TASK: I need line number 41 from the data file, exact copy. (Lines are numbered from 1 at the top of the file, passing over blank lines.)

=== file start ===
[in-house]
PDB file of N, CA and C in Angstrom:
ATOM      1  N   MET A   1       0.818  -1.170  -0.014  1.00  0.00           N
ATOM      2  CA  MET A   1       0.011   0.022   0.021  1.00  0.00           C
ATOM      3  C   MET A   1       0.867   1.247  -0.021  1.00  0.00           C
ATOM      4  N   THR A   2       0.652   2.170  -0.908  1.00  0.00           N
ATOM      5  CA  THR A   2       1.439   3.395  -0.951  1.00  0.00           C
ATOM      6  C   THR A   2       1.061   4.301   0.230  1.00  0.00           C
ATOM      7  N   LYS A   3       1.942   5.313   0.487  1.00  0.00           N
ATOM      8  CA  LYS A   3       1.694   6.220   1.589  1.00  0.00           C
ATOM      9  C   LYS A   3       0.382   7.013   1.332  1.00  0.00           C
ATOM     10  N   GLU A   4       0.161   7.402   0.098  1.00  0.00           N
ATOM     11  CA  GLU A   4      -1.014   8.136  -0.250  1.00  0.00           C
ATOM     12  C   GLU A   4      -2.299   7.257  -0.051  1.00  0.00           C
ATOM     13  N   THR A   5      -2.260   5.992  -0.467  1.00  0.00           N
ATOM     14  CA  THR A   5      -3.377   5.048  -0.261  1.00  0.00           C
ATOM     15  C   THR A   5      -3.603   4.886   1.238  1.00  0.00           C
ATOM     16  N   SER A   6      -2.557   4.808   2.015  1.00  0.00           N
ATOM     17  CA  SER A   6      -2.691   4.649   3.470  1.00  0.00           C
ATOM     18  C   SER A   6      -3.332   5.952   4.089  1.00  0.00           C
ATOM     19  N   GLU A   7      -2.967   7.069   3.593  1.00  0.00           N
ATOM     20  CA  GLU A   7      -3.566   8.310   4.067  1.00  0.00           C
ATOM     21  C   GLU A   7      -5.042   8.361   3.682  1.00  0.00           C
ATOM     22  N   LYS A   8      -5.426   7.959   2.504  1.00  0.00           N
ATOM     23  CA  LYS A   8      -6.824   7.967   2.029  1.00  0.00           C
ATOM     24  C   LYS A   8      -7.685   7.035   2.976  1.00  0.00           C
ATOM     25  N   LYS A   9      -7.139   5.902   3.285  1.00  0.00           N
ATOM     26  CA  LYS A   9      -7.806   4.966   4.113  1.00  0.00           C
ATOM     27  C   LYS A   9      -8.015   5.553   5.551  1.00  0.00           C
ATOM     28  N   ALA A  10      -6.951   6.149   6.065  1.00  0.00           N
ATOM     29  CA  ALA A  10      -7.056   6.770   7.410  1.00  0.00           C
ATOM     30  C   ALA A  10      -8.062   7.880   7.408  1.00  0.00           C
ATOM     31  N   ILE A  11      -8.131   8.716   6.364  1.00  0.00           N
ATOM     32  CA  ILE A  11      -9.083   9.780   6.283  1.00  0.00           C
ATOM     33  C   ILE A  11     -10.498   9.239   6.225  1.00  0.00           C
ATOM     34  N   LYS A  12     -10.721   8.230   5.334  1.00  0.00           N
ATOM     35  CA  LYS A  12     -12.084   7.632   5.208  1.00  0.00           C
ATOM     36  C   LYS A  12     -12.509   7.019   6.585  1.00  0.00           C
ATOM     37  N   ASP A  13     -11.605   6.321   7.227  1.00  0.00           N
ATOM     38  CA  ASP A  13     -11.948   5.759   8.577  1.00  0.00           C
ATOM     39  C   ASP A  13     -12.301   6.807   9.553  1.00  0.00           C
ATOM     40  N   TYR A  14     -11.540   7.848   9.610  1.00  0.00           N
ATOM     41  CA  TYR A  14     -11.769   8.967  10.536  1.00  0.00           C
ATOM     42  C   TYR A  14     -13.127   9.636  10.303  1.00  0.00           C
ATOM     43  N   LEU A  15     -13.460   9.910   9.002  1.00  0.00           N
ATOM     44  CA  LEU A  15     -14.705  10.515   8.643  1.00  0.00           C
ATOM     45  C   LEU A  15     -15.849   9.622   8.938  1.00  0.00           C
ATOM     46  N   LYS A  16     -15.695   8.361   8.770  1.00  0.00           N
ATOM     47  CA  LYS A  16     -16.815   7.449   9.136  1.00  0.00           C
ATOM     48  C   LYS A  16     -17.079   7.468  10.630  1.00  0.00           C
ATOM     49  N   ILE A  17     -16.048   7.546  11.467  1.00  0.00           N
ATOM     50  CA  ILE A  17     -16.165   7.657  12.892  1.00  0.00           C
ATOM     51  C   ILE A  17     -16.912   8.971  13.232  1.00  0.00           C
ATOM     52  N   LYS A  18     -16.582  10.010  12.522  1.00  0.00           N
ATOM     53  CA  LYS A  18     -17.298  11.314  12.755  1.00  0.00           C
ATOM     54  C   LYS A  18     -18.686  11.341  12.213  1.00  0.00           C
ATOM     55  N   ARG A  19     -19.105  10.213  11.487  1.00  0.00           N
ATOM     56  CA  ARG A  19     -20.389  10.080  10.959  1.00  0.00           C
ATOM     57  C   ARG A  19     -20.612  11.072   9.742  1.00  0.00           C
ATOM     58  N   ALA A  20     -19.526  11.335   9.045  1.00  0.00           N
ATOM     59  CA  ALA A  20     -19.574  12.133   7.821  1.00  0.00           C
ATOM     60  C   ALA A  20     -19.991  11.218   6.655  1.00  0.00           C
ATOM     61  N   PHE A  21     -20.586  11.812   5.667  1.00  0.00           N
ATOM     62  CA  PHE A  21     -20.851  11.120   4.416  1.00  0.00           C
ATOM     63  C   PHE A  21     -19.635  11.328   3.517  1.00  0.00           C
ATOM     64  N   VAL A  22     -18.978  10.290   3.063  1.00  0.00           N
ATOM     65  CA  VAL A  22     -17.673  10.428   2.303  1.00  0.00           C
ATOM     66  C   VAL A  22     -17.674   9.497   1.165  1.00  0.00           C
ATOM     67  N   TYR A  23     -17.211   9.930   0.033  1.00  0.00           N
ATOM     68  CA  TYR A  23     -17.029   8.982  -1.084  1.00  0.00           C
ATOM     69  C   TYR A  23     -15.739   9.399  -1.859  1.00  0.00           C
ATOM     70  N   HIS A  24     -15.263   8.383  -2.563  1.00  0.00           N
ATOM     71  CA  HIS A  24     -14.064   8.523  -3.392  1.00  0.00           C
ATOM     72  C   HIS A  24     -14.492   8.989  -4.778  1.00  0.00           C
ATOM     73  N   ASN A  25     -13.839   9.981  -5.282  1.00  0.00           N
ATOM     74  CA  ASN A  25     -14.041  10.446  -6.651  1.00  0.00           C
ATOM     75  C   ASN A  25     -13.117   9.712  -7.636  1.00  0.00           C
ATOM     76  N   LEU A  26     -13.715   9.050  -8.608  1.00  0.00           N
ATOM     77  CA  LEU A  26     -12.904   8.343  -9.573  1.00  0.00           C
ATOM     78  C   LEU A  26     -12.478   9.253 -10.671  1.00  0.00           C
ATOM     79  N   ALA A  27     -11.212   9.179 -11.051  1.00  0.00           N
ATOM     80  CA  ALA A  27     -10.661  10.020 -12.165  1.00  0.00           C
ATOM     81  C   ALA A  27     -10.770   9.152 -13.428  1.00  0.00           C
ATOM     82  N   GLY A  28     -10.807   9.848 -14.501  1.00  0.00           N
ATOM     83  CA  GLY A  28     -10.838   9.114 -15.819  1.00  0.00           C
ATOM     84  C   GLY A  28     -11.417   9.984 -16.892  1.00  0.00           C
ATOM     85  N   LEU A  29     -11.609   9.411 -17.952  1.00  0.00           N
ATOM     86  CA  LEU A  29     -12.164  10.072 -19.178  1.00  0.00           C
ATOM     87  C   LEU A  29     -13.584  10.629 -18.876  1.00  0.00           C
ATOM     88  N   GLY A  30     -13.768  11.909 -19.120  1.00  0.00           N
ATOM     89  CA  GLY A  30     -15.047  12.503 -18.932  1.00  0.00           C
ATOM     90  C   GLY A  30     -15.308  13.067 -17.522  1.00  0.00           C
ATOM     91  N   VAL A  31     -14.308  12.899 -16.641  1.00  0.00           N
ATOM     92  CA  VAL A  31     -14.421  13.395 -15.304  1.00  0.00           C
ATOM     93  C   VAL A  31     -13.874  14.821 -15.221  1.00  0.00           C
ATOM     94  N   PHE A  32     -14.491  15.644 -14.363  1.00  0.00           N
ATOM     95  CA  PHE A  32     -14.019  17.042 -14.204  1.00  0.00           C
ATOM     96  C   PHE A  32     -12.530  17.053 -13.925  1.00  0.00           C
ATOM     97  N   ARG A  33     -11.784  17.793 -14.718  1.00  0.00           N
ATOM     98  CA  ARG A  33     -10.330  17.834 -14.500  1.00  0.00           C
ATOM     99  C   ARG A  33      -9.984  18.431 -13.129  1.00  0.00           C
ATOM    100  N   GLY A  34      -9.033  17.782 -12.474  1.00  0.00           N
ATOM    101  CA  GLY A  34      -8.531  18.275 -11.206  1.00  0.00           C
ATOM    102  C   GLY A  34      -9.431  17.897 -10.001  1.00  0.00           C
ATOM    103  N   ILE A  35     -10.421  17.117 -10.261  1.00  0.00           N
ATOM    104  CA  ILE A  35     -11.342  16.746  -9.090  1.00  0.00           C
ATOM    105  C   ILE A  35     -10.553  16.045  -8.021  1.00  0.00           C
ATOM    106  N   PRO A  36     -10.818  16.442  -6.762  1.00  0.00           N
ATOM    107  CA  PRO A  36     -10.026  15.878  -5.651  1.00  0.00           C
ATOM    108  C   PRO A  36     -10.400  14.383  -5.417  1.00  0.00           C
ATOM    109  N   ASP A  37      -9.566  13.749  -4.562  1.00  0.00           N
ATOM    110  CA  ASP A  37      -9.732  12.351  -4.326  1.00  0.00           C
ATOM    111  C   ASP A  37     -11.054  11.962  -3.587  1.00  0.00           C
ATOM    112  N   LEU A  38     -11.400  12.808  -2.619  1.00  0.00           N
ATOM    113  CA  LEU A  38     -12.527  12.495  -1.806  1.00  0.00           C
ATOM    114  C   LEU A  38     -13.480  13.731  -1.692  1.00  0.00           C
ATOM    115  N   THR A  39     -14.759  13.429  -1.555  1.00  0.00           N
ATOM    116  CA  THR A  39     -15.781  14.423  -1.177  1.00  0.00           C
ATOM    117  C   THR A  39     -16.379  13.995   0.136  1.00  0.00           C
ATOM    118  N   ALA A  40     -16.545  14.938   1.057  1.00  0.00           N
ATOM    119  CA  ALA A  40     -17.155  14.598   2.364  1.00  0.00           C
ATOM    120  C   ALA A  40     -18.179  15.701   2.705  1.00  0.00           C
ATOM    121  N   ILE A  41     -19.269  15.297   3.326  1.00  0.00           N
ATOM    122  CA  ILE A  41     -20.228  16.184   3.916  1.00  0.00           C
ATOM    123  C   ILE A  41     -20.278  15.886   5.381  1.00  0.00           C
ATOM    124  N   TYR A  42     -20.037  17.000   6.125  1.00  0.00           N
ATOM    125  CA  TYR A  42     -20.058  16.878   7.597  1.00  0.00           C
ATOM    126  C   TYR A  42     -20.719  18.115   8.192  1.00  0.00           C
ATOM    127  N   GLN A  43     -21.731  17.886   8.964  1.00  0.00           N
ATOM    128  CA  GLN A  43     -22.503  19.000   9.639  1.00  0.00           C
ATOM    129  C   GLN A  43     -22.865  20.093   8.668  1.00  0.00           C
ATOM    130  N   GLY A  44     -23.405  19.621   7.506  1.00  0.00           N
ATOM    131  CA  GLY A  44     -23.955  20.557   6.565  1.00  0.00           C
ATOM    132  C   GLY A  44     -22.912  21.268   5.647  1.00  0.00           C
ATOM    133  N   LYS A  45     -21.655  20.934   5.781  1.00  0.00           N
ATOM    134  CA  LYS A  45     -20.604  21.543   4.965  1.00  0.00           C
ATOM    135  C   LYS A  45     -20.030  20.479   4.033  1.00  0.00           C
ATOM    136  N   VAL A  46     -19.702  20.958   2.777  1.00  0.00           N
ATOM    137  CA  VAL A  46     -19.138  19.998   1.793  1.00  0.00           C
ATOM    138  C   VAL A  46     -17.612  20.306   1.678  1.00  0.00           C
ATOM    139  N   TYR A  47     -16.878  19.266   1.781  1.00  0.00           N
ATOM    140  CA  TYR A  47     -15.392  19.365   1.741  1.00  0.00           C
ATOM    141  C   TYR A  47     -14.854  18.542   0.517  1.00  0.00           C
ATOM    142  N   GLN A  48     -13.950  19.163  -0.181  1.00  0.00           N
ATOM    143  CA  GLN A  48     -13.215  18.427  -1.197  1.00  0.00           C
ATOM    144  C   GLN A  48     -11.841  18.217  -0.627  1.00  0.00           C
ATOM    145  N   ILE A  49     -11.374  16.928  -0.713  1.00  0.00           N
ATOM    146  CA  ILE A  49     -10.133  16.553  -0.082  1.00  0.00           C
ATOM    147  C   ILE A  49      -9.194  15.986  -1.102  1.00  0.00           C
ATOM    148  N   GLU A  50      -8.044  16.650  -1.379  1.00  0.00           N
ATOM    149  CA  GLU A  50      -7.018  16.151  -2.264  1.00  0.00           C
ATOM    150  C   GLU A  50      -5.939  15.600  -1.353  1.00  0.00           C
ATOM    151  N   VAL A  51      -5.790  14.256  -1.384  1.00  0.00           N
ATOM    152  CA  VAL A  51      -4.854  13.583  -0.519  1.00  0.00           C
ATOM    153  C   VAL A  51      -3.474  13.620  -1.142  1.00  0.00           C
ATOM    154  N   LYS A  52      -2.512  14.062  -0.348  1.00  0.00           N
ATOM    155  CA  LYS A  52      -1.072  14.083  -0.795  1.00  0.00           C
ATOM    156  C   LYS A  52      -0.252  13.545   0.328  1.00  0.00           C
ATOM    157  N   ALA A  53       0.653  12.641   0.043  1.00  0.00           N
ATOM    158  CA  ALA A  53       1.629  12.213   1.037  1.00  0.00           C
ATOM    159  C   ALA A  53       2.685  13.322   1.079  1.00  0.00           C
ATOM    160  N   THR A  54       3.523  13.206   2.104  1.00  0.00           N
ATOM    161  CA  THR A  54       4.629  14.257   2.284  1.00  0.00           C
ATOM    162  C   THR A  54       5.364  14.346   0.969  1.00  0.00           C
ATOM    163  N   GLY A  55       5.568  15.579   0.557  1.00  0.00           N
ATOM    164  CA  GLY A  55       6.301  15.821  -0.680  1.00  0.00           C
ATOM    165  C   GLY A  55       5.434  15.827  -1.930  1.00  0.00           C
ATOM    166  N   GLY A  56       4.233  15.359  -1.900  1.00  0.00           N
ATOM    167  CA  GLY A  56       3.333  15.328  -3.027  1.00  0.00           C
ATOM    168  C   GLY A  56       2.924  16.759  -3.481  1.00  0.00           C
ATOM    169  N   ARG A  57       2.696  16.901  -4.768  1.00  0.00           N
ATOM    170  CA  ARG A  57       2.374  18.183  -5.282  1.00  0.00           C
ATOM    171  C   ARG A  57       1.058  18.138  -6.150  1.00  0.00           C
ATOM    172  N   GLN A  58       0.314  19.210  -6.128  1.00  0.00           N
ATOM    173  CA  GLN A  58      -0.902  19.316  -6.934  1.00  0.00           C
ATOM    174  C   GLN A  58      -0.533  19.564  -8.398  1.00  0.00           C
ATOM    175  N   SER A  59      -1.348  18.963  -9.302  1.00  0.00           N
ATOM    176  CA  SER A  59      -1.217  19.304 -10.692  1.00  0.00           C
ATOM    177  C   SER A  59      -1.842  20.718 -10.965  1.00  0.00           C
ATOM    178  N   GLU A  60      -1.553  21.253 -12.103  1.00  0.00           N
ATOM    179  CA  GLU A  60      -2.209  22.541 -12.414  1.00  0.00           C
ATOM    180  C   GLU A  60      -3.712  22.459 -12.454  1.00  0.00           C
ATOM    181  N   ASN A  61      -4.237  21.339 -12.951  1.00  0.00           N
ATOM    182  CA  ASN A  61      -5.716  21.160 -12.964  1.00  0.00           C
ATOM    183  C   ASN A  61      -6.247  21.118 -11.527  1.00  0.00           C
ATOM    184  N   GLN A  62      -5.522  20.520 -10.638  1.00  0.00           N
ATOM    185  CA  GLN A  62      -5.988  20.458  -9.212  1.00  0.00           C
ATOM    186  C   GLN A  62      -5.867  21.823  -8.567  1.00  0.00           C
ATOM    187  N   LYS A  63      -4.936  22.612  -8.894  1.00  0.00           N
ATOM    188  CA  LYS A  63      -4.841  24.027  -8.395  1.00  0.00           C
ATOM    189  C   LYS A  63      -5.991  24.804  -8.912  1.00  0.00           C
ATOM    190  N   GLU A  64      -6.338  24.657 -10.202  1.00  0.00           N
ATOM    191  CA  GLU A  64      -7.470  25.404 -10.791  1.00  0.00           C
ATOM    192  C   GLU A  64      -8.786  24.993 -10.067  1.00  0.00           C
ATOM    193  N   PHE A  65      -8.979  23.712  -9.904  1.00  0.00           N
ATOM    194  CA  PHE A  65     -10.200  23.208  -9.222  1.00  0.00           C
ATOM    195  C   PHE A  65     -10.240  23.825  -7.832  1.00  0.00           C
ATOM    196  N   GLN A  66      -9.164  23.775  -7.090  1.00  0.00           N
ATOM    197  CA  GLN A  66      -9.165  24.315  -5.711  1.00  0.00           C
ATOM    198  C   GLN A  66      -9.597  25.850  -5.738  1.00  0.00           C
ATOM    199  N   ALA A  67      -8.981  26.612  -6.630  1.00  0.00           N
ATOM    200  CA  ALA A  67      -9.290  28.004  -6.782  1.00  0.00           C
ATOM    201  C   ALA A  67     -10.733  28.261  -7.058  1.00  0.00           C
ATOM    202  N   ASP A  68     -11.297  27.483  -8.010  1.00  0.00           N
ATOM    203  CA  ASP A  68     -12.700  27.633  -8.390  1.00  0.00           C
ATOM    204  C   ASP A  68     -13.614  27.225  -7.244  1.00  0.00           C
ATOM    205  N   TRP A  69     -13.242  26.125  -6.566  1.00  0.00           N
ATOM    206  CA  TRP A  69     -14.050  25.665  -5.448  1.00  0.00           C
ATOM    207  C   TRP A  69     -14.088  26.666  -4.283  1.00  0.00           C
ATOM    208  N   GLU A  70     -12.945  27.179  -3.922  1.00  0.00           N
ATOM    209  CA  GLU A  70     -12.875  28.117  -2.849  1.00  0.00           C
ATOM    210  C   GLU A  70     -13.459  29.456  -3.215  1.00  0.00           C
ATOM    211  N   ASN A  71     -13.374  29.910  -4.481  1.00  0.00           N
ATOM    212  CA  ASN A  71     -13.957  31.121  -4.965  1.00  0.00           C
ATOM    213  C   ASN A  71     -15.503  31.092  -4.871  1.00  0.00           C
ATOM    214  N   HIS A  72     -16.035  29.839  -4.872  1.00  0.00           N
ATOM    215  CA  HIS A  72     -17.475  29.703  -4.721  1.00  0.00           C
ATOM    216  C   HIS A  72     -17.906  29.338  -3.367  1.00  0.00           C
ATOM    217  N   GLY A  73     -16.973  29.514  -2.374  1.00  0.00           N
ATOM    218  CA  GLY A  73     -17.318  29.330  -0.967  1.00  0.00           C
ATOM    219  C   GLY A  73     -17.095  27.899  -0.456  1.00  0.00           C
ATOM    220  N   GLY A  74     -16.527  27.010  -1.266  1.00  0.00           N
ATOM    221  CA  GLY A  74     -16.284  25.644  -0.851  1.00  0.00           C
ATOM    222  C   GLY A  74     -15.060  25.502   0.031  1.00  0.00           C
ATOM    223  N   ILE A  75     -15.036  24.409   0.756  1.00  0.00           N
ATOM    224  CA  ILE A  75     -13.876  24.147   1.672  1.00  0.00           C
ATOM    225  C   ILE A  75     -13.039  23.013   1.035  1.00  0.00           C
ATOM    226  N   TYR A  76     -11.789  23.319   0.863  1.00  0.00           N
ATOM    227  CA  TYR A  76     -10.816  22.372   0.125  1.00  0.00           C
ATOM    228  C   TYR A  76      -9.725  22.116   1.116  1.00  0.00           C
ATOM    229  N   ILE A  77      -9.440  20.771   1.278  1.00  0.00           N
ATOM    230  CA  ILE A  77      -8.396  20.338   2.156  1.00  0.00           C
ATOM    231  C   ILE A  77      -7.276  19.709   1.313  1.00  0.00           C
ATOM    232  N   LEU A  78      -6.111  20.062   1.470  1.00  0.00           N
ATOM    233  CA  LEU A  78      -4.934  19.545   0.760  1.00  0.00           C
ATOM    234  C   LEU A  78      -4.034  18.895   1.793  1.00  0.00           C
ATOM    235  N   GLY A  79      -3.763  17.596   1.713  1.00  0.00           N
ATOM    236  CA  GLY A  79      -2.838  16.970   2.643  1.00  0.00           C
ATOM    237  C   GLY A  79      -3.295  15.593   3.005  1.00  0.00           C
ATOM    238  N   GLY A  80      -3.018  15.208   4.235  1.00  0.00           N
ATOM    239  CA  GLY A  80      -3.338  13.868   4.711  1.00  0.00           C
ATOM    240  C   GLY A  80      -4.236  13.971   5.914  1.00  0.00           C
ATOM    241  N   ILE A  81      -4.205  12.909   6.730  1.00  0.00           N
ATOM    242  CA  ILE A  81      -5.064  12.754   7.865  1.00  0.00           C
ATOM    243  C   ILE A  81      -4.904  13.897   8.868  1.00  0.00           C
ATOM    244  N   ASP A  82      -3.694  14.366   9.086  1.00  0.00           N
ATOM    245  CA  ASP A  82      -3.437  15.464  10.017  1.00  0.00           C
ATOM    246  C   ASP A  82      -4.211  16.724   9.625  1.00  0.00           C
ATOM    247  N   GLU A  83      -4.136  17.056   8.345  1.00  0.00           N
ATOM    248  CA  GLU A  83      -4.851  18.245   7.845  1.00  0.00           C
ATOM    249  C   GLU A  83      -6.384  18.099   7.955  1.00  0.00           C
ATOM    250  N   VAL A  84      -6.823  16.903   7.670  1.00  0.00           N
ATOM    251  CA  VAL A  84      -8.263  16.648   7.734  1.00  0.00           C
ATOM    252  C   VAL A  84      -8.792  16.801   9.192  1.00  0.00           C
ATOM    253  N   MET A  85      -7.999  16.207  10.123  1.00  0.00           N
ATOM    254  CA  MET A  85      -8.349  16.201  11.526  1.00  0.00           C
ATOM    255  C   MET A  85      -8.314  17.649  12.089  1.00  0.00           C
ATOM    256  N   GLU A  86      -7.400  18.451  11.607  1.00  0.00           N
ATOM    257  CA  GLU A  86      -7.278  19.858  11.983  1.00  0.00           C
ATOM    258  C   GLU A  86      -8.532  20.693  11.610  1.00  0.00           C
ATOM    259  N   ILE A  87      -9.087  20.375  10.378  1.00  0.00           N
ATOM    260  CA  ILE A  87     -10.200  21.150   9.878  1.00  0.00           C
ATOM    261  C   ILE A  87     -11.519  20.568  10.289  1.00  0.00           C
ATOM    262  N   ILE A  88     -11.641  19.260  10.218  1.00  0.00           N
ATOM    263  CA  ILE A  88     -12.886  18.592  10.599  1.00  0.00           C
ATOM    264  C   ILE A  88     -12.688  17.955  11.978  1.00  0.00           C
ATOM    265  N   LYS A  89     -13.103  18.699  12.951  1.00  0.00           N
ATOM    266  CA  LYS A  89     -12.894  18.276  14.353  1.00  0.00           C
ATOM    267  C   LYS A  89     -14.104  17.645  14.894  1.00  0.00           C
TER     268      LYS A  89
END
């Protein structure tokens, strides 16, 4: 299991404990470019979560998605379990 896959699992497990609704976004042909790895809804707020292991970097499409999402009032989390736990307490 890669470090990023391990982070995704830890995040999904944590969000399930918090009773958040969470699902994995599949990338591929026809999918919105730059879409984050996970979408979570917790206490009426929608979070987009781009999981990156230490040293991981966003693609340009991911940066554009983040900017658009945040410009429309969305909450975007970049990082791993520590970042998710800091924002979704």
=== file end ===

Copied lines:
ATOM     39  C   ASP A  13     -12.301   6.807   9.553  1.00  0.00           C